Jon's Reviews > Ingenious Pain
by Andrew Miller
by Andrew Miller
Jul 06, 2011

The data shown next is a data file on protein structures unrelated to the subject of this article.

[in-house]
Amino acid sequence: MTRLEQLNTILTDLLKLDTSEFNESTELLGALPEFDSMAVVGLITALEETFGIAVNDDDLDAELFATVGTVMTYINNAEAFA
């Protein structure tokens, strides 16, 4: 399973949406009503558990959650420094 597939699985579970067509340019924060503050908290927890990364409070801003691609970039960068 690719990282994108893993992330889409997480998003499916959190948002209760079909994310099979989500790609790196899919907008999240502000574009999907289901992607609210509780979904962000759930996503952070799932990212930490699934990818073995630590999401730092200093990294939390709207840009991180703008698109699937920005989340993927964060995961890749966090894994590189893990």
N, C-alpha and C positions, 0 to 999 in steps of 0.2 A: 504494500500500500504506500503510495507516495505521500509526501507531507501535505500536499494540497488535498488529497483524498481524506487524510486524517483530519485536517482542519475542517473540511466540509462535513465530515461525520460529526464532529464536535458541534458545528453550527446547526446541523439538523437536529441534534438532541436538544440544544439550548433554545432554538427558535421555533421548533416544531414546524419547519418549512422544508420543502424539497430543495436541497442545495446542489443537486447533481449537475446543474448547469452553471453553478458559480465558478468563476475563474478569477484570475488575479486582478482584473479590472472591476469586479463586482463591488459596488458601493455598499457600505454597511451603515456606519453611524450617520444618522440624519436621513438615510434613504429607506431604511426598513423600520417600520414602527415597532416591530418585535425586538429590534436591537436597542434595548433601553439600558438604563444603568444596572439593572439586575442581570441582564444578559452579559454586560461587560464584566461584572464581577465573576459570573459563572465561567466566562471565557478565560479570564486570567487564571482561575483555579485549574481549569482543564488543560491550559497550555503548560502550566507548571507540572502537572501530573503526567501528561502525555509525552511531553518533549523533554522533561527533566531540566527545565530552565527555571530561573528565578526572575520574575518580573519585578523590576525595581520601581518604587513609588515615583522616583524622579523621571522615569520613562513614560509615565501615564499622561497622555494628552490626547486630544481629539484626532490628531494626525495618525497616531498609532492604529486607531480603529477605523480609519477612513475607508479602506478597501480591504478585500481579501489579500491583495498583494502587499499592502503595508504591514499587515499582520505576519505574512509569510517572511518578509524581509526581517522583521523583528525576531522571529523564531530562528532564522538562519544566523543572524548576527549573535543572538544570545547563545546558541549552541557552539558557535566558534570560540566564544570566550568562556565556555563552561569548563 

Not exactly a title that says "pick me up and buy me," but nevertheless a very richly detailed novel set in 18th century England, one that really made me feel what it must have been like to be alive then. Too many beautifully worded descriptions to repeat here, but here's one on a new-born calf: "A glorious sight! The cow's expanse of tongue licking the calf, and the calf itself, trembling, delicately stunned by its passage into the air." The story is about a man who is born without the ability to feel pain, and who has absolutely no empathy for others. He is extremely intelligent. As a young boy he leaves what is left of his family after a smallpox epidemic, becomes a side-show freak, then part of a collection of freaks assembled by an important scientist, then a ship's surgeon in the navy, then a highly successful doctor, and finally a madman and a tramp, after meeting a mysterious "gypsy" woman who somehow makes him like everyone else. The book opens with a grotesque autopsy on his corpse; the rest is back-story. Some very sympathetically drawn characters, but I never really got where the story was going or understood why it was written in the first place. There were some solecisms--using "lie" instead of "lay" (the reverse of the usual mistake) and "sit" instead of "set." Miller also used "discomforted" when I'm almost certain he meant "discomfited." On the other hand, thanks to his (to me) odd usage, I looked up "pragmatic" in Johnson's dictionary and found that in the 18th century it meant "meddling, busy in other peoples' business without leave." Hard to imagine that in only 75 years it developed its present meaning. But Miller's sometimes beautiful, sometimes grotesque, always rich descriptions never added up to a whole for me.
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